RSOS150228F5: Individual signatures of the acoustic displays of male northern elephant seals. (a) As shown by the central graph and accompanying spectrograms on the sides, calls can be reliably assigned to individuals using two acoustic parameters (mean±s.e.): the centroid of the frequency spectrum and the number of pulses per call (the two main factors that separate individuals on the first discriminant function of the cross-validated DFA). The confusion matrix provided is obtained from the cross-validated DFA. It shows by colouring cell (i,j) the conditional probability of guessing that the test call came from individual j when in fact it was emitted by i. The yellow diagonal of the matrix underscores the high probability of correct classification (average=61.3% versus chance=6.3%, see text for details), highlighting the strength of the individual signatures. (b) Both spectrograms illustrate the consistency of an individual's calls in two different social contexts (calling alone and calling to a rival). The distribution of the Euclidian distances (density curves) underscores the similarity of calls within and between contexts (in the two-dimensional space defined by the calls' frequency centroid and the pulse rate; n=8 individuals, 2–6 calls individual−1, see Material and methods). (c) Both pairs of spectrograms illustrate the consistency of an individual's calls over successive years. The distribution of Euclidian distances (density curves) shows the remarkable proximity of calls within and between years (n=10 individuals, 5–6 calls individual−1 year−1). The calls represented by spectrograms in the figure are available as electronic supplementary material, audio S1.

Mentions: Our qualitative observation that experienced observers could identify males solely by their calls was supported by a quantitative cross-validated and pDFA. The results of the cross-validation step showed that individual identification on the basis of six spectral and three temporal acoustic parameters was highly reliable (average rate of correct classification=61.3%, range: 35.9–99.5%; chance=6.3%; n=16 adult males with 15.8±3.5 calls/individual, range: 9–20; p<0.001; see classification matrix in figure 5a; electronic supplementary material, audio S1). The two main acoustic factors separating individuals on the first discriminant function were one temporal and one frequency parameter: call pulse rate and the centroid of the call frequency spectrum (table 4). The combination of these two cues was sufficient to characterize the unique acoustic space of each individual (figure 5a), even without further consideration of notable differences in fine-scale pulse structure.Figure 5.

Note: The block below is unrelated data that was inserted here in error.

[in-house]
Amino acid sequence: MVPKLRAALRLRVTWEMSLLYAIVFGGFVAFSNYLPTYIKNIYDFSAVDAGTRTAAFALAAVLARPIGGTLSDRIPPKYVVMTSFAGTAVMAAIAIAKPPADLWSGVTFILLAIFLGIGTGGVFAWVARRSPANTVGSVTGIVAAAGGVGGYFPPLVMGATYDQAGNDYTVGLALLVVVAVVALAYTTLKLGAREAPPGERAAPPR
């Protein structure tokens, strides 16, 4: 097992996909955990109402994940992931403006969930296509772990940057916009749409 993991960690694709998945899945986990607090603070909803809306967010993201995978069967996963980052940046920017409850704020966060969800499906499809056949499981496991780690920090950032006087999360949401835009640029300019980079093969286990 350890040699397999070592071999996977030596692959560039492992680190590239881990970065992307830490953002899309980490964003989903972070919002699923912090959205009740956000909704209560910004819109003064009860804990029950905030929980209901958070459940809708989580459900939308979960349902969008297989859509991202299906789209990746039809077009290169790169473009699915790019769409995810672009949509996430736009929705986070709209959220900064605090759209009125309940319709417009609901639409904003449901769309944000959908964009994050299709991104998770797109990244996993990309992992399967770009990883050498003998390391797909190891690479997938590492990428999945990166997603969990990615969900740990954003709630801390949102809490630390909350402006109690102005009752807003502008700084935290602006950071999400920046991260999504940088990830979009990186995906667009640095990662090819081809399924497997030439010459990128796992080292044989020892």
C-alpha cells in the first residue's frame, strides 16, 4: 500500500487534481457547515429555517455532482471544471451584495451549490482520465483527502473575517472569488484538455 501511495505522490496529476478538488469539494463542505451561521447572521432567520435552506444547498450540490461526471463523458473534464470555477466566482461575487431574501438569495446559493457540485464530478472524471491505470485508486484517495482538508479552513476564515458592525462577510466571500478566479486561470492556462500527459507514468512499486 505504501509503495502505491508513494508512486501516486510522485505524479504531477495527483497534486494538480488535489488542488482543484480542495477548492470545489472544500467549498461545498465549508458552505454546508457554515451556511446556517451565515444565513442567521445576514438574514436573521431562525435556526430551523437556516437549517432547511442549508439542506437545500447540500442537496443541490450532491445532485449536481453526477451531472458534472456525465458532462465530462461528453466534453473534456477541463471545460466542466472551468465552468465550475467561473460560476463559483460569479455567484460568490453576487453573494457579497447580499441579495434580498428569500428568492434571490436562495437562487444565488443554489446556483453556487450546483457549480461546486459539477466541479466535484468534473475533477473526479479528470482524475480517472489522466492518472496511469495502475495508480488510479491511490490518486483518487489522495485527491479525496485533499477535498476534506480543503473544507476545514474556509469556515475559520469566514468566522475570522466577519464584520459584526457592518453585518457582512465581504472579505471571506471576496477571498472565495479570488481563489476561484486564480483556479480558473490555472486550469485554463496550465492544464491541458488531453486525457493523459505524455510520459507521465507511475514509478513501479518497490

Rival assessment among northern elephant seals: evidence of associative learning during male-male contests.

Casey C, Charrier I, Mathevon N, Reichmuth C - R Soc Open Sci (2015)

Individual signatures of the acoustic displays of male northern elephant seals. (a) As shown by the central graph and accompanying spectrograms on the sides, calls can be reliably assigned to individuals using two acoustic parameters (mean±s.e.): the centroid of the frequency spectrum and the number of pulses per call (the two main factors that separate individuals on the first discriminant function of the cross-validated DFA). The confusion matrix provided is obtained from the cross-validated DFA. It shows by colouring cell (i,j) the conditional probability of guessing that the test call came from individual j when in fact it was emitted by i. The yellow diagonal of the matrix underscores the high probability of correct classification (average=61.3% versus chance=6.3%, see text for details), highlighting the strength of the individual signatures. (b) Both spectrograms illustrate the consistency of an individual's calls in two different social contexts (calling alone and calling to a rival). The distribution of the Euclidian distances (density curves) underscores the similarity of calls within and between contexts (in the two-dimensional space defined by the calls' frequency centroid and the pulse rate; n=8 individuals, 2–6 calls individual−1, see Material and methods). (c) Both pairs of spectrograms illustrate the consistency of an individual's calls over successive years. The distribution of Euclidian distances (density curves) shows the remarkable proximity of calls within and between years (n=10 individuals, 5–6 calls individual−1 year−1). The calls represented by spectrograms in the figure are available as electronic supplementary material, audio S1.
© Copyright Policy - open-access
Related In: Results  -  Collection

License
Show All Figures
getmorefigures.php?uid=PMC4555858&req=5